Blog #34~ Holiday Stress
The holidays should be a time of joy and celebration. This is not always the case for families of children with special needs, especially autism. The pressures we all experience with the demands of extra shopping, cooking, cleaning, decorating and the barrage of company can be daunting. The level of anxiety you have may be tenfold for someone who has autism. We all handle stress in different ways.
“What can I say? Its Christmas and we’re all miserable”……Oh I love that movie Christmas Vacation. 🙂
A few weeks ago in Blog #30~ 7 Senses of the World, I wrote about sensory processing disorder. Taking in the senses in the environment can be both over and underwhelming and Blog #30 showed specific ways to cope. I heard from many of you on what you found aversive along with ways you handle sensory overload. Some of you struggle with crowds and people moving into your personal space. Another was overhead lights. My son Hank and I can’t stand them and use indirect lights as often as we can. Aversion to color and textures was another that my readers expressed. So Ali it’s not just you and green slimy food like olives and artichokes. One of my friends has trouble with any foods that are white (sour cream, cottage cheese, milk, etc….) I learned so much from my readers like how the color orange bothers one along with brown which reminds her of vomit. Isn’t the sensory processing machine fascinating? 🙂
Regarding ways to cope, many readers mentioned using quiet background noise such as soft music or fountains (my favorite) to help to stay calm. Visual and auditory ways to cope were sitting by a fireplace or hearing the waves of the ocean. One of my friends finds that someone brushing her hair is an instant calmer. I know whenever I get to be with my mom, I want her to stroke her fingers through my hair. Tell me how you manage the stress. How do you deal with those quirky sensory issues that come at you….Does anyone else avoid cranberries because it leaches all over the food on the plate? …..That would be Al, Nick’s Dad. 🙂 I want to hear more, message me at email@example.com or leave a comment at the end of this blog.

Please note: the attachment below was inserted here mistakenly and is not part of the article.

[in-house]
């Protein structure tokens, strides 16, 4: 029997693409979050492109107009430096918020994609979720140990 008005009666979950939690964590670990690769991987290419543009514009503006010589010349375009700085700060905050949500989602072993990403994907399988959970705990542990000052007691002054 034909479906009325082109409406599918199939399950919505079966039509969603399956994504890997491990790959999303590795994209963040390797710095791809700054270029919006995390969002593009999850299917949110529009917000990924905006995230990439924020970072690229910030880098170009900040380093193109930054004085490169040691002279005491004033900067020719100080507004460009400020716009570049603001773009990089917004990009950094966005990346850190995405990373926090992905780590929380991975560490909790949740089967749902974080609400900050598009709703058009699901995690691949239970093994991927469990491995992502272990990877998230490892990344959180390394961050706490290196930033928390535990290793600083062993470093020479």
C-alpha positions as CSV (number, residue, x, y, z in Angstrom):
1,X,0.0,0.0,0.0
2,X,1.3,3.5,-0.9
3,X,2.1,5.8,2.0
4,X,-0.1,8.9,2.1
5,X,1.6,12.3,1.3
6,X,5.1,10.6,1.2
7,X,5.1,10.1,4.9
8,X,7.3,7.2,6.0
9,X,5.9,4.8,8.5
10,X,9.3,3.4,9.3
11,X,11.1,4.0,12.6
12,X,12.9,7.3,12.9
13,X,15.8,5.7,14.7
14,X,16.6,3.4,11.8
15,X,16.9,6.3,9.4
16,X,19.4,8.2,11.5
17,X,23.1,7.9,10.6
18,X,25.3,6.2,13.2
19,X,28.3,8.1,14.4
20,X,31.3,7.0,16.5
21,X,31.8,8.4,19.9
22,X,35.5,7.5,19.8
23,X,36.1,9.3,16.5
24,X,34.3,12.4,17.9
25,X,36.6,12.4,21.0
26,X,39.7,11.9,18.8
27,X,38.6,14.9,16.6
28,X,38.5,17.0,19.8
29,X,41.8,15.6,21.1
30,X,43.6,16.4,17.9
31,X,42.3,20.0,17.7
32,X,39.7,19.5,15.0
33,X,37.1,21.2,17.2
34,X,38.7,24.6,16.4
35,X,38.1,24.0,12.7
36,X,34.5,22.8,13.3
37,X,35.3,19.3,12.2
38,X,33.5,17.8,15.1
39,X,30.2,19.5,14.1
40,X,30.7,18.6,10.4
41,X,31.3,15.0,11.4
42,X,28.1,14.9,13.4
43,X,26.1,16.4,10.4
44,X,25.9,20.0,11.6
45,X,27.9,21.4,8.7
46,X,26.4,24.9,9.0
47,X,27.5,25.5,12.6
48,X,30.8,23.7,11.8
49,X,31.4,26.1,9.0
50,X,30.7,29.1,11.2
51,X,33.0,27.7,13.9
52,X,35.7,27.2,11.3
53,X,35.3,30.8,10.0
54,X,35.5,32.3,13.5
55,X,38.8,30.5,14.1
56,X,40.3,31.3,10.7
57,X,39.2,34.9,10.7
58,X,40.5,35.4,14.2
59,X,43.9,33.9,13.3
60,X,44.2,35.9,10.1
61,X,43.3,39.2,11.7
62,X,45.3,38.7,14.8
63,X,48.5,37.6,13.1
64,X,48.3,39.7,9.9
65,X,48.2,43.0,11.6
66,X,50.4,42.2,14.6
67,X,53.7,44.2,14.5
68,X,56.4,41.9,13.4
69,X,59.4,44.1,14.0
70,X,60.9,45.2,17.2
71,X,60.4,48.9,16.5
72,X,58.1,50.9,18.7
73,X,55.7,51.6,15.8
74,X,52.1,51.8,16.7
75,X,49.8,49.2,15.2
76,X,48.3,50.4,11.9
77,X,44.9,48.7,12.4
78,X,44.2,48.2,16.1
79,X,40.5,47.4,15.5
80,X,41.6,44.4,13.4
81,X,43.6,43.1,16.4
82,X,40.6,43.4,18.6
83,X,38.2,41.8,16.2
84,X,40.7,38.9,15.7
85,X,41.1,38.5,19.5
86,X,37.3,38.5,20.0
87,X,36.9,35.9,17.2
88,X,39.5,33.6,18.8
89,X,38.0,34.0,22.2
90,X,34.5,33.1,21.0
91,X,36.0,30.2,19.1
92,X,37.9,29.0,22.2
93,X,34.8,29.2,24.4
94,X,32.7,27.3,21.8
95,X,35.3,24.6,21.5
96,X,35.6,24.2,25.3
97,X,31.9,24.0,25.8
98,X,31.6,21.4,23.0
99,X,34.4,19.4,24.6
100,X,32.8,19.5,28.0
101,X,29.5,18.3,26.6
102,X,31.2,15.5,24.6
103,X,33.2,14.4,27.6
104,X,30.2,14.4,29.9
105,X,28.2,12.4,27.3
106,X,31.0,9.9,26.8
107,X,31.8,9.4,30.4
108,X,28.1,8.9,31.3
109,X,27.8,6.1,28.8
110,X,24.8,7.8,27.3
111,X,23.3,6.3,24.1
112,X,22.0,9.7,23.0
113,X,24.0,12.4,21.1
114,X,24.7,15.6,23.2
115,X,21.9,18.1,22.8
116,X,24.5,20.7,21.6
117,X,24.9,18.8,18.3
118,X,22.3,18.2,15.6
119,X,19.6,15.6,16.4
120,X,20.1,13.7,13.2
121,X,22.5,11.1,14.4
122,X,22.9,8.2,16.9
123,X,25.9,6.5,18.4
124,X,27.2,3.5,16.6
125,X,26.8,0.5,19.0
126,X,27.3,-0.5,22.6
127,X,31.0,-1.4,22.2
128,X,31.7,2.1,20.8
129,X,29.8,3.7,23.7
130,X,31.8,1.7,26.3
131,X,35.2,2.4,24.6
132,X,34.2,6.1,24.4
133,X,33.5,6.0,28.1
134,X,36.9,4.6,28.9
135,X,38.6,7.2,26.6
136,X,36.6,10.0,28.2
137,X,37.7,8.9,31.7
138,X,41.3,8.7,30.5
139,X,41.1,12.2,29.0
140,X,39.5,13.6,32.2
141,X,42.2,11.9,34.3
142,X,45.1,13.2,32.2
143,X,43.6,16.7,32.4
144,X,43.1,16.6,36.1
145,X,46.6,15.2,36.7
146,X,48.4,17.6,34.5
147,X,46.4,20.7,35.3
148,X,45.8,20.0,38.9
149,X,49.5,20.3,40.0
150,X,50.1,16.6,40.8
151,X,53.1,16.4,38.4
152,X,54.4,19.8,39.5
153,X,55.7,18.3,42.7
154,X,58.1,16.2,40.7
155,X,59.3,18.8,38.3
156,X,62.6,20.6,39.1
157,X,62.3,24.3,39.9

Let’s look at some ways to navigate the holidays with a child who has autism. It doesn’t mean you can’t partake in activities but you may need to plan better and be prepared to scale back to some degree. Decorations might be overwhelming for some kids. Flashing lights or musical decorations can disturb some children (not Nick, he craves it!) 🙂 Decorating might need to be done in gradual stages. Be sure to allow your child to help out if they can tolerate it. This gives some control when they are losing some from changes in their environment. Going out shopping and other public places can bombard anyone with a cacophony of sights, sounds, smells and ringing bells. Intense stimuli while shopping might be too much. Try to plan a time when the mall and super box stores are not as busy during the week.
Changes in routines can be hard as well. Using behavior supports like social stories and visual schedules can help prepare for complicated days. Be sure to prep your child by including pictures of family members and friends you will be seeing. Provide them a blueprint to follow. Whether written or in picture icon form, it will give them predictability which keeps the stress level down. Regarding gifts, you may need to work ahead of time to teach the concept that gifts are not to be opened. An advent calendar could be a visual cue to countdown until Christmas. This year I just hid the gifts. Nick has tried to open them twice already (I am picking my battles)
Finally, know how much noise and sensory input your child can take. Watch for signs of tension. Nick will put his hands over his ears or pinch his cheeks really hard. Allow them a safe place to decompress that is quiet and away from everyone. This will help to act as a grounding place amongst the turmoil.
Let there be peace, at last….. my sleeping angel, Nick 🙂
If all else fails then take some advice from Clark Griswold’s Dad……
Clark: “Our holidays were such a mess.”
Clark Sr.: “Oh, yeah”
Clark: “How’d you get through it?”
Clark Sr.: “I had a lot of help from Jack Daniels.”
That’s what is in my noggin this week. May you find your own way to deal with the holiday stress and have the “hap, hap, happiest Christmas!” Cheers to all and fingers crossed that the little lights will be twinkling. 🙂